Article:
Editor’s note: Call destinations before you visit to make sure they’re open. Follow all COVID-19 guidelines, get vaccinated before you travel and remember to bring your face covering.
Top Things to Know:
- Make reservations or buy tickets in advance
- Group size is limited
- Support local businesses
- Bring food and drinks as on-site restaurants may be closed
While COVID-19 put a temporary pause on Oregon’s attractions, new guidelines by the Oregon Health Authority have made it possible for museums, aquariums, galleries and shops to safely reopen with protocols to keep everyone safe. (Regulations for entertainment establishments vary depending on which part of the state you’re in, so be sure to check your county’s Risk Level status, which determines capacity limits and whether or not a venue can offer indoor dining.)
This is great news for many who’ve felt cooped up and are longing to check out the latest art installation or family-friendly exhibits. Before you head out, make sure to bring your face covering — some businesses are requiring them for visitors. Here are some other things to keep in mind to make sure your trip to Oregon’s attractions is safe and enjoyable.
Buy Your Ticket in Advance
Along with the Oregon Coast Aquarium, other attractions across the state are opting for staggered entry times to help manage the number of people inside a building at one time. (The aquarium is also currently requiring reservations.) The Oregon Museum of Science and Industry (OMSI) in Portland and the High Desert Museum in Bend are both offering timed-entry tickets. While you may be able to walk in without a ticket if capacity allows, availability will depend on the day, time and attraction’s popularity. In general, it’s best to purchase tickets beforehand, especially if you have your heart set on a certain attraction. OMSI, for example, strongly encourages online ticket purchases, which can be redeemed by presenting a ticket order via cellphone or by picking up physical tickets at the museum’s front desk.
Smaller Group Sizes
Many indoor attractions are limiting group sizes to 10 people. As you explore the space, you’ll see signs reminding you to stay at least 6 feet away from others. Some attractions are finding creative ways to accommodate visitors. The Baker Heritage Museum in downtown Baker City, for example, breaks up larger groups. For the most part, museum director Teresa McQuisten says, the patrons she’s seeing come into the museum are individuals or families pulling off the side of the road, making it a perfectly safe stop on your Eastern Oregon road trip. “Social distancing is not too big of a deal; we normally don’t have a lot of people visiting at once,” she says.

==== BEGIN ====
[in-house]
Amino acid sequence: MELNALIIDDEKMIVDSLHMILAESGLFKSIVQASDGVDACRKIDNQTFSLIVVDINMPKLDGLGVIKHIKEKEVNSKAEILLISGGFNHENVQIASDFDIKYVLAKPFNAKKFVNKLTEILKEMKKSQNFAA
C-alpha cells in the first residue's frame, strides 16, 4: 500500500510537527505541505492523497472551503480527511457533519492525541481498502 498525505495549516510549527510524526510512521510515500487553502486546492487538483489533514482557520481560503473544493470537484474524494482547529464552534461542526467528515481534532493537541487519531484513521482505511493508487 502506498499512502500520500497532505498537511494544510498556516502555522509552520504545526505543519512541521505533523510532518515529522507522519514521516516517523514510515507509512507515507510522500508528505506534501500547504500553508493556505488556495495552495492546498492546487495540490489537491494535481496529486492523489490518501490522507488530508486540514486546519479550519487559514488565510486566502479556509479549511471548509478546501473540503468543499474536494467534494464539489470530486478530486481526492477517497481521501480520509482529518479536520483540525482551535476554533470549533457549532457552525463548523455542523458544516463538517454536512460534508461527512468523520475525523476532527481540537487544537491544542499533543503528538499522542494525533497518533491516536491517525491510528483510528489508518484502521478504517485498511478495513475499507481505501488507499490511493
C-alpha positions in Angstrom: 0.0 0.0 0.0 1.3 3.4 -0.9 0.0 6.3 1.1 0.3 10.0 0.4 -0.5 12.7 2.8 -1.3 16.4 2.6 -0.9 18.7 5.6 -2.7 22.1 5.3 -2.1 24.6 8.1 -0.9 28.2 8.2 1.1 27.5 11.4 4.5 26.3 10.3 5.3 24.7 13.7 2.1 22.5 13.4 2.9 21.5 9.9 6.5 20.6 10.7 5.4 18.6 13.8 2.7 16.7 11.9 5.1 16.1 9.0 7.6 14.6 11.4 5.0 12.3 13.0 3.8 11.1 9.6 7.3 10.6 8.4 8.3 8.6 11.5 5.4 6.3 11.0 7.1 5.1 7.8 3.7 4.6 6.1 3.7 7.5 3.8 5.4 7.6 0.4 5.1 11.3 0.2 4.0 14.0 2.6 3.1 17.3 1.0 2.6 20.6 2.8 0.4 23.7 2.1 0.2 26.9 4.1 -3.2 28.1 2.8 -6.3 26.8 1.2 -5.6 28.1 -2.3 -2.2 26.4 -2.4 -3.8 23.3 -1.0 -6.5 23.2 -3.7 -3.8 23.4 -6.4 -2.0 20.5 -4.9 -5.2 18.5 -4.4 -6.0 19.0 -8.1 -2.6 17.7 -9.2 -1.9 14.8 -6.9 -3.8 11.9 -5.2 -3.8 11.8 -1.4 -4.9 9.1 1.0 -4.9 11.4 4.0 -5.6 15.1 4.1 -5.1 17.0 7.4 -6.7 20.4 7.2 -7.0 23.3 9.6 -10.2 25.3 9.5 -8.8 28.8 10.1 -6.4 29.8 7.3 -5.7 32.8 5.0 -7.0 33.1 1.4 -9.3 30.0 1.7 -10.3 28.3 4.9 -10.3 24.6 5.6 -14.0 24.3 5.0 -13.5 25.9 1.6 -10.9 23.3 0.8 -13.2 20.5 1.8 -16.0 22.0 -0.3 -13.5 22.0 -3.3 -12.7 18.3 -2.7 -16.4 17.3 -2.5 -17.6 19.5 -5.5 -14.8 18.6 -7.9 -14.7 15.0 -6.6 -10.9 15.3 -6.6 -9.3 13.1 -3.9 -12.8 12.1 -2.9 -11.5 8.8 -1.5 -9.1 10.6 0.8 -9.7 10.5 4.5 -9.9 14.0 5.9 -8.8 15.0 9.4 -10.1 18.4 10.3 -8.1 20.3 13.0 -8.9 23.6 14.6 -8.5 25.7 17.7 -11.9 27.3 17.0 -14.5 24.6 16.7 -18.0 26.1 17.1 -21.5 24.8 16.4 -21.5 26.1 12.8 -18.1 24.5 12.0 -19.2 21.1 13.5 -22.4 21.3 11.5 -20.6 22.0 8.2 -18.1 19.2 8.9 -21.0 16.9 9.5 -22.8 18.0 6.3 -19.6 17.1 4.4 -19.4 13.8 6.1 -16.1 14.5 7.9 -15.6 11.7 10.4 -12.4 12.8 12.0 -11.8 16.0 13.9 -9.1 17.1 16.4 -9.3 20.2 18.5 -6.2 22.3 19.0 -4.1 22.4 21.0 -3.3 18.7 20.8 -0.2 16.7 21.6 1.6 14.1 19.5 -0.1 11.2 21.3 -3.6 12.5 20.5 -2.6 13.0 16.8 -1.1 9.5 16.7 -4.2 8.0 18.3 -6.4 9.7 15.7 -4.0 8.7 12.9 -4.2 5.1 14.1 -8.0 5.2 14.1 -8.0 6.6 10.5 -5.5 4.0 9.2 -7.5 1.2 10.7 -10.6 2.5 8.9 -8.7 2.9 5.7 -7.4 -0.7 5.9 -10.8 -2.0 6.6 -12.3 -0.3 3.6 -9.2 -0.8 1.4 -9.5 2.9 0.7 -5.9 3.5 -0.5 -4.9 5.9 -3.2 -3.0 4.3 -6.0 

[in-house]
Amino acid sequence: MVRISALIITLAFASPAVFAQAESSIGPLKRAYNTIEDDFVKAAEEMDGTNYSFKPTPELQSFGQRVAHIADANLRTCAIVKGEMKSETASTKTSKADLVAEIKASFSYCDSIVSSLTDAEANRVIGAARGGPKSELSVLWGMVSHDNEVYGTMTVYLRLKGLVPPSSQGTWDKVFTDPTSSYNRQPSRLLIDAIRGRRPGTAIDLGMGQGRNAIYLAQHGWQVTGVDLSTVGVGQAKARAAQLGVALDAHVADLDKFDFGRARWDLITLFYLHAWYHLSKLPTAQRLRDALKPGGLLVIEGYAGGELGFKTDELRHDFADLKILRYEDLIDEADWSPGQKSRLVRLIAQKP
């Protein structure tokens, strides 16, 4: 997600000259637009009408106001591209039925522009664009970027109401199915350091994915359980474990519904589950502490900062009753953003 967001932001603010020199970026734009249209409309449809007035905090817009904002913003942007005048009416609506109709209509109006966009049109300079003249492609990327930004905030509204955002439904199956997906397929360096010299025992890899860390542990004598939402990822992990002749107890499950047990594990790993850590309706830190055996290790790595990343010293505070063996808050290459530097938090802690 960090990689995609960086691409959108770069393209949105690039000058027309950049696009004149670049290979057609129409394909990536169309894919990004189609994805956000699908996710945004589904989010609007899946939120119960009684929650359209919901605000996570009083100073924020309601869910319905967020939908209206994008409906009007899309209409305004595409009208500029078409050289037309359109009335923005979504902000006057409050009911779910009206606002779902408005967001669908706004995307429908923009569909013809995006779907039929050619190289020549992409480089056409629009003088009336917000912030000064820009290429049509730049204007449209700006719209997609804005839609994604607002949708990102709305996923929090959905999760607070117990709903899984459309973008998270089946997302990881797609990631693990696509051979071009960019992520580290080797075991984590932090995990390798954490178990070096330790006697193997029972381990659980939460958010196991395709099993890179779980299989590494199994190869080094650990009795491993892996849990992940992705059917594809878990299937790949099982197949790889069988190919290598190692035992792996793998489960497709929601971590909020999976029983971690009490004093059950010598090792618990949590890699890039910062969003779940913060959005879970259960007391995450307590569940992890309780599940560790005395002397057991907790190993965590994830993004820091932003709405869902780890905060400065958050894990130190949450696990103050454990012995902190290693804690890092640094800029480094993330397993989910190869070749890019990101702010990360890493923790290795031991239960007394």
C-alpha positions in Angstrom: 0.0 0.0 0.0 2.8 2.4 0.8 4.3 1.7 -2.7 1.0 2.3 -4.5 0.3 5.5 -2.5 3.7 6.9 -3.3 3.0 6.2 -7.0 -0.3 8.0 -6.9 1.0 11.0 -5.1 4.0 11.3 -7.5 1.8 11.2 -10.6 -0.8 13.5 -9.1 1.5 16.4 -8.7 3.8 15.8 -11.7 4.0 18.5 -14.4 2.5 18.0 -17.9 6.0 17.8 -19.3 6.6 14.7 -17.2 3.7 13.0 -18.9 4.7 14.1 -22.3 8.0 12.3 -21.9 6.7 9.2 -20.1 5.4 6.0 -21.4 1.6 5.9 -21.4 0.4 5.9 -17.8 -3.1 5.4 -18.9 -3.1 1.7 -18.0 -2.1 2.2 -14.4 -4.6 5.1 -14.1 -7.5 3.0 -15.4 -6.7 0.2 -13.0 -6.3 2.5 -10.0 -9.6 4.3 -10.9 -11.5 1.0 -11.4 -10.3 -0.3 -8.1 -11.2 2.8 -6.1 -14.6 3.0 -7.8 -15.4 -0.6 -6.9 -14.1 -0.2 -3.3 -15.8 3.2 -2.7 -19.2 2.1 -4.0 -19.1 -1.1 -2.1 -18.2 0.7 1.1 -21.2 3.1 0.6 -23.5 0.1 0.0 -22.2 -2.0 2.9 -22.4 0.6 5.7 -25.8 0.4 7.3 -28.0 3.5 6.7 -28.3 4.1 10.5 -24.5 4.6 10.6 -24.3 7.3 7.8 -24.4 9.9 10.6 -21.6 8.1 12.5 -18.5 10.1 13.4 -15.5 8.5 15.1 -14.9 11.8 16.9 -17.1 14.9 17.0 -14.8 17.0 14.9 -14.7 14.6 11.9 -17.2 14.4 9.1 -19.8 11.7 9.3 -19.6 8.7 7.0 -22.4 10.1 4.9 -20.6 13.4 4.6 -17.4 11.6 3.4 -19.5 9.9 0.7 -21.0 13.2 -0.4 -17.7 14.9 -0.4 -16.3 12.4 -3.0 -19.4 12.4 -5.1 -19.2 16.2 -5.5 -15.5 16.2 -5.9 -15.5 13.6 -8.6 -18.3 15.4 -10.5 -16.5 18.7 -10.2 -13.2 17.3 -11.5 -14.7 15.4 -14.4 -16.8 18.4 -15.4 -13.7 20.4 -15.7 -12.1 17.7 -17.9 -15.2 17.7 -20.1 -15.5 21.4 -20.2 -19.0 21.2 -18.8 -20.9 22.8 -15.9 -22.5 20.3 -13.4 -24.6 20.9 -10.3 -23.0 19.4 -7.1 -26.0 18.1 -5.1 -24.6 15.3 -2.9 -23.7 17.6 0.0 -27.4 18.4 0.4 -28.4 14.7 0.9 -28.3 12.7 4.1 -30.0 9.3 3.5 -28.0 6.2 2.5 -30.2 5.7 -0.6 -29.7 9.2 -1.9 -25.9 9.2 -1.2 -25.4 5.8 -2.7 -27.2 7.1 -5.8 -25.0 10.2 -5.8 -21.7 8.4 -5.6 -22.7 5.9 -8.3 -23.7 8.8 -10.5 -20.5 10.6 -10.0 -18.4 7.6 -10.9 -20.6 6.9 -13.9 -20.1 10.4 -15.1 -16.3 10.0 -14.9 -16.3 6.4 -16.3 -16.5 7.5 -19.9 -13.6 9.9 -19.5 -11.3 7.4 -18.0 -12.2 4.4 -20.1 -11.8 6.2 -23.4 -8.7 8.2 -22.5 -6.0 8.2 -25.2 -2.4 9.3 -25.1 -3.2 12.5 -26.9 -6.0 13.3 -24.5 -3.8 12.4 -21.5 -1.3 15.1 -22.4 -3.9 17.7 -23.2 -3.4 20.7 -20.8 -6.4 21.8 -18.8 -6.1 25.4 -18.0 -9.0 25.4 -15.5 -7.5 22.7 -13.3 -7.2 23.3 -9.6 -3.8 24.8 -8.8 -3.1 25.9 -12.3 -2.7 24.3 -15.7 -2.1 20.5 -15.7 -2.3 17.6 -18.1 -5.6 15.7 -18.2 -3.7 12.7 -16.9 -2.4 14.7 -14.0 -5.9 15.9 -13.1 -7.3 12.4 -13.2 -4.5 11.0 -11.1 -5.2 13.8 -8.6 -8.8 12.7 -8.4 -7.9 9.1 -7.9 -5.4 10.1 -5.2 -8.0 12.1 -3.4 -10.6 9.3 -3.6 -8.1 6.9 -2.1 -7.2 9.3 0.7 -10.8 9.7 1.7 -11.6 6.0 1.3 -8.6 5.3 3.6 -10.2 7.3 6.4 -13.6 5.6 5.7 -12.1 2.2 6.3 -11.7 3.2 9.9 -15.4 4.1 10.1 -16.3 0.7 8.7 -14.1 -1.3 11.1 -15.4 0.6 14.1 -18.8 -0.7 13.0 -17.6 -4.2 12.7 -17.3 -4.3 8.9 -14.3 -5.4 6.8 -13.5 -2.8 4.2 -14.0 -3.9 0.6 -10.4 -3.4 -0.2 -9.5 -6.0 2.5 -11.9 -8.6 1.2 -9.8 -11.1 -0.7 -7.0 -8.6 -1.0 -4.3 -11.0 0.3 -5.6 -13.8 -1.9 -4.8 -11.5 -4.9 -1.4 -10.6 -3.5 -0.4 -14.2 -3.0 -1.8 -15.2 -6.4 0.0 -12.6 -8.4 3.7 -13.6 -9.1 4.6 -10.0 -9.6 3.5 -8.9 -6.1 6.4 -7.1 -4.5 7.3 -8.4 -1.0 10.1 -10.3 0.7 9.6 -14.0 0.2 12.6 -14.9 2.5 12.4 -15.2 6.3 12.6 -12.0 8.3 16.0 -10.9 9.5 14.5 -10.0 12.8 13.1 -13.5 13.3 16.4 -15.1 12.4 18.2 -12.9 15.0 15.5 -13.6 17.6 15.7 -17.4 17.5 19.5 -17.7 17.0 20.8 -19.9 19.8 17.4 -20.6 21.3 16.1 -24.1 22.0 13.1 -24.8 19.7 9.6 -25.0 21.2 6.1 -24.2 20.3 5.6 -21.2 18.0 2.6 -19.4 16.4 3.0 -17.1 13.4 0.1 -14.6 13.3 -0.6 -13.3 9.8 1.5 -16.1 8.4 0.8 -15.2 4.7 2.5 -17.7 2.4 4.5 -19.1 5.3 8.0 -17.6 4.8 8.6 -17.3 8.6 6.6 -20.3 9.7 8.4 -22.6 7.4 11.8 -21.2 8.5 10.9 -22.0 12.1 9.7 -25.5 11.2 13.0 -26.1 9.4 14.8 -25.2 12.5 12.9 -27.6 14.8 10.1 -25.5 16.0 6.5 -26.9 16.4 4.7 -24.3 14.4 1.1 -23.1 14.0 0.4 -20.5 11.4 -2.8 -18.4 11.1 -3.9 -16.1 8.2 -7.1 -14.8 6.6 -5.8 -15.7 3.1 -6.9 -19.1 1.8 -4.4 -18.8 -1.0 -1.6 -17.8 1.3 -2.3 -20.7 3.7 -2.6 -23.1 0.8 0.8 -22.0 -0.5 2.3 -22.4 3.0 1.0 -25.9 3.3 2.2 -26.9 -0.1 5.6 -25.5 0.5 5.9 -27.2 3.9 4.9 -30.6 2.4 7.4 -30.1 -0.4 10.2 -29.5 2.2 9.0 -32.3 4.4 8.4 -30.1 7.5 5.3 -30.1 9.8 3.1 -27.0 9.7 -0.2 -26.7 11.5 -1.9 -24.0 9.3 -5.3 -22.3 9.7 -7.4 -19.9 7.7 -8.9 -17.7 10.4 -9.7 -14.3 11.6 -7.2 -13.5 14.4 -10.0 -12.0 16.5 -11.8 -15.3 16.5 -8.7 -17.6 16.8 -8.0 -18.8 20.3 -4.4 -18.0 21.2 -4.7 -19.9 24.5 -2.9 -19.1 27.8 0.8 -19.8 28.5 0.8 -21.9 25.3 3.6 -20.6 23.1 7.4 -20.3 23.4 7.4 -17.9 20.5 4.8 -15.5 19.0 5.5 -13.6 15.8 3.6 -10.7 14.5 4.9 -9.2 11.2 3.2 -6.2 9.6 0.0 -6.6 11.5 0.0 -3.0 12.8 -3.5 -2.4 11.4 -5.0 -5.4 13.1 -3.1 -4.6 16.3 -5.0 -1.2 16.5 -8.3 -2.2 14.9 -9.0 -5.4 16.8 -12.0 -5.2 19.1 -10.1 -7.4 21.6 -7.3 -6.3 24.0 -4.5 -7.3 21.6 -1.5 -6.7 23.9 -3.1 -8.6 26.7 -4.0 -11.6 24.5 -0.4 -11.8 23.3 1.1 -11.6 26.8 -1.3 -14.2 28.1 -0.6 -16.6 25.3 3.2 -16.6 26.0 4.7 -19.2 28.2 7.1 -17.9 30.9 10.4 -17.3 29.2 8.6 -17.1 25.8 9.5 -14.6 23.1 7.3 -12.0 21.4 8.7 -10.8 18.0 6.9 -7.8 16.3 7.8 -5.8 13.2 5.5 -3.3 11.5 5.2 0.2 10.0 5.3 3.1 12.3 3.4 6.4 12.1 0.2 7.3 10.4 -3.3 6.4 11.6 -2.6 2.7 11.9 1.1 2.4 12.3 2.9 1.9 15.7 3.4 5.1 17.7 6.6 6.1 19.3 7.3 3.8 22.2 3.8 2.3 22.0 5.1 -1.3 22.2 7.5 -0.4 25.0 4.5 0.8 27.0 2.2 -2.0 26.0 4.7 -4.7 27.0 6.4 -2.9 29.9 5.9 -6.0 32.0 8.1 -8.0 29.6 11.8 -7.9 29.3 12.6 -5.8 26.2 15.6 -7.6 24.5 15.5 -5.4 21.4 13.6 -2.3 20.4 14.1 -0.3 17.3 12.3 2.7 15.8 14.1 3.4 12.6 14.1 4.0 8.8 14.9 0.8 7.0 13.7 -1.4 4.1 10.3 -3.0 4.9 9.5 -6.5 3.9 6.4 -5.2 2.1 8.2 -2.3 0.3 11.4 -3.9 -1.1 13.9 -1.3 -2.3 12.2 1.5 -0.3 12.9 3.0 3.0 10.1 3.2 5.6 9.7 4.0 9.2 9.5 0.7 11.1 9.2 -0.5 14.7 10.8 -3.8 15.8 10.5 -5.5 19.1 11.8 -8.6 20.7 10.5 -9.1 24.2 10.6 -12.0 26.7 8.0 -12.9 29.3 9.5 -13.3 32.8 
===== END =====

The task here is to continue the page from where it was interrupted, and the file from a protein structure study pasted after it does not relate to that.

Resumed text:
New Exhibits Unveiled
During their closures, some attractions were hard at work on renovations and new exhibits which are ready for you to enjoy. For instance, the former Oregon Kelp Forest at the Oregon Coast Aquarium in Newport has been transformed into a colorful Indo-Pacific Coral Reef exhibit, featuring some of the most diverse species in the world. Visitors can get a close-up view of colorful tropical fish such as yellow tang, birdnose wrasse, yellowband angelfish, sea goldies and more. Those outside include the vultures, otters, seals and sea lions, seabirds and aviary, and rocky-habitat exhibits. Tickets must be purchased online ahead of time. Attendees are required to wear a face covering at all times, for both indoor and outdoor exhibit viewing.
Don’t Come Hungry
Before you head out, know that the on-site cafe or restaurant at Oregon’s attractions may not be open. For example, OMSI’s Theory Restaurant is closed but its Empirical Cafe is open. Learn the details by visiting the website for the attraction you’re interested in visiting, that way you can plan your meals accordingly. You can always bring your own picnic or stop for takeout before or after your visit.
Explore Virtual Opportunities
As you may have discovered in past months, many of Oregon’s museums and galleries offer more content online. Some institutions, including the Columbia Center for the Arts in Hood River, are keeping that content fresh even while they’ve reopened to the public. “A lot of our patrons are older, so we’re trying to provide content for the population that doesn’t feel comfortable coming in,” gallery manager Carolyn Hopkins says. Though you can visit the gallery, the theater remains closed. To fill the void, you can go to the organization’s website to catch its Spotlight Series of recorded performances including lectures, plays and live music. You’ll also find videos of artist interviews and live feeds of exhibit openings. Find more ways to explore Oregon’s outdoors virtually.
Support Local Businesses
Shopping for clothes or gifts can be a fun pastime, but not if you’re stressed about being indoors with others. Small shops and boutiques present the perfect solution, as they’re not known for having high traffic and thus make it much easier to maintain social distance. “We don’t need hundreds of people to walk in the door to have a good day. I could have two customers a day and my day is made,” says Amy DiCostanzo, who owns Papillon Rouge Boutique and La Strada Boutique in Medford. DiCostanzo says that her staff sanitizes after every visitor, and her stores typically only see a few shoppers at a time, though she isn’t afraid to ask a customer to come back another time if the space is looking full. She’s also been able to offer appointments for customers with compromised immune systems, which is easier to do as a small-business owner serving your neighbors. “You can support local [businesses], shop small and be safe,” she says. “You’ve got those three things all in one.”